Lucy Orta: Protective Wear
For the British artist Lucy Orta, the garment is certainly not about the whims of fashion or the elitist audiences of haute couture. Instead, the garment is employed as an interdisciplinary research model to project social commentary and stage what Orta has coined public “interventions.” In some ways akin to performance art, these interventions take Orta’s three-dimensional designs into unscripted public spaces such as housing estates and subway stations to “demonstrate solidarity, not to any particular cause, but poetically.” To the uninitiated, Orta’s work may look like it belongs in a North Face sale catalogue for production seconds: sleeping bags include mini tents for the head; arm pockets protrude every which way; jumpsuits link four or five abreast and the same number deep to create an “organism” that, once donned, pulls and lurches as it seems to seek the unity of military marching ranks. Or does it? Rather than impose homogeneity, these works readily acknowledge social and physical vulnerability and the need for both individual and group protection.
Born in 1966, Orta studied fashion design at Nottingham Trent University in Britain, graduating in 1989 and working for a time in fashion forecasting. In the early 1990s, she moved to Paris, where she continues to share a studio with her husband, Jorge Orta, and began work on the Refuge Wear series. These early garments, which were exhibited in fall 2005 at The Curve, Barbican Art Gallery, London, look to be part of a disaster plan—either implemented or abandoned—and offer solutions for the individual in times of distress. Recycled military gear and synthetic fabrics abound: shiny but sensible gray, with touches of emergency red or glow-in-the-dark yellow that further the atmosphere of impending calamity. There is a sense that everything is at the very least waterproof, if not disease- and chemical-repellent as well. What these garments could protect the wearer from looms large on our horizons today with the legacies of 9/11, the 2005 hurricane season, and even the potential Asian bird-flu pandemic.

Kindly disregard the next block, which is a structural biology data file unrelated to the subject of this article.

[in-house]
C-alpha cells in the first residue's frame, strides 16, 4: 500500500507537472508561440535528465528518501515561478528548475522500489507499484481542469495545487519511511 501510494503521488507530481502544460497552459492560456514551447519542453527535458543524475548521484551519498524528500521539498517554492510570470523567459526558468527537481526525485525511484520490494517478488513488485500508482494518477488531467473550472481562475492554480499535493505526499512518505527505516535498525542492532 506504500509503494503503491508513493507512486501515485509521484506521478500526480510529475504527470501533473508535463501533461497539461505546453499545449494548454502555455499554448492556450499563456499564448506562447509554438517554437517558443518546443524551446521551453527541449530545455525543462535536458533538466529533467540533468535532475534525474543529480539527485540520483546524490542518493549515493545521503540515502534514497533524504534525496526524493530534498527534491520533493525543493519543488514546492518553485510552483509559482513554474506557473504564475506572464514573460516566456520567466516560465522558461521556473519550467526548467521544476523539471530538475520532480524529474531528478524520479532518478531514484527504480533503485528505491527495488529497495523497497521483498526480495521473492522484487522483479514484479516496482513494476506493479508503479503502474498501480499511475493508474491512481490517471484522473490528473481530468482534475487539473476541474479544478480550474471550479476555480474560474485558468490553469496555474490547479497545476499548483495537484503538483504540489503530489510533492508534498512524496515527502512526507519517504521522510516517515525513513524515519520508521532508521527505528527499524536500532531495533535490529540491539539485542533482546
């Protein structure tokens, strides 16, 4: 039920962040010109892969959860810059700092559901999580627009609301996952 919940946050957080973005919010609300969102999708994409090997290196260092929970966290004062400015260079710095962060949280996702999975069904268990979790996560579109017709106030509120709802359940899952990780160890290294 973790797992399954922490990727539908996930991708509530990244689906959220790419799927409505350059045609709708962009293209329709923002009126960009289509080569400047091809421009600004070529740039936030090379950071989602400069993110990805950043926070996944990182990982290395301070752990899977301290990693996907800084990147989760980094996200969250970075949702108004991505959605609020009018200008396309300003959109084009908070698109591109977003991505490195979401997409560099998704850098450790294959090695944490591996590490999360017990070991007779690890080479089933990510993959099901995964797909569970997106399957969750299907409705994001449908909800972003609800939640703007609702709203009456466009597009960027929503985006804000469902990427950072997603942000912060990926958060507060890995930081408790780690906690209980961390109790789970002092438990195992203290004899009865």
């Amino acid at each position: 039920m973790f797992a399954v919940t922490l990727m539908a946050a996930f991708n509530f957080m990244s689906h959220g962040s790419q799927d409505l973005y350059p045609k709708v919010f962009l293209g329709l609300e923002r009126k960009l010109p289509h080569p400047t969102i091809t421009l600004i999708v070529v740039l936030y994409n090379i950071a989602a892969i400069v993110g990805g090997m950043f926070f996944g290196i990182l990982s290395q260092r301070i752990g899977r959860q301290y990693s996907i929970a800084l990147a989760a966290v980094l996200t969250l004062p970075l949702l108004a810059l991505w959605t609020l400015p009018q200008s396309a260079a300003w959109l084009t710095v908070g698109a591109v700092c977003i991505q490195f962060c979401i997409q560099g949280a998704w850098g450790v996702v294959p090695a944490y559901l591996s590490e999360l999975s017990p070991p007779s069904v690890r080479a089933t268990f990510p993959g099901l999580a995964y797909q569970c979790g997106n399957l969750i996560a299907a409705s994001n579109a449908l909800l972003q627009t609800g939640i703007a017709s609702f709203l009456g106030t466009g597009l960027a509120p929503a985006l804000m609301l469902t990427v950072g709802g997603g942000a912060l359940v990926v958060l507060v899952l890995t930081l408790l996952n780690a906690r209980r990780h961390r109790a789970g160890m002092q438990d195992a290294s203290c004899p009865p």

From works that attempt to assist the individual during times of crisis, Orta has moved to the design of interlinking garments to be worn around the world in peaceful demonstrations. Over the past decade, these demonstrations have taken place as far afield as South Africa, Australia, Bolivia, Mexico and the United States. Numerous videos and photographs document the garments’ evolution from sculpture to performance art. As “interventions,” they take on different shapes and sizes, almost limitlessly adaptable, all projecting the spectacle of physical solidarity. But rather than serve as a platform for the maker’s own agenda, Orta’s interventions offer a tool to project a community voice.
A more recent work, Connector Body Architecture, looks to be one giant sleeping bag that extends right up to the ceiling, while Urban Life guards #0317 is composed of interlocked garments printed with phrases such as “are we ready for the worst” and “true peace is not only the absence of armed violence but a truly passive existence —St. Augustin.” In these works and many others, there is a tension between a sense of community and comfort and a sense of entrapment. But within this conflict is the suggestion that the garment can aid in physical as well as emotional survival by overcoming isolation and voicelessness.
FiberArts magazine (Jan./Feb. 2006: 40-41)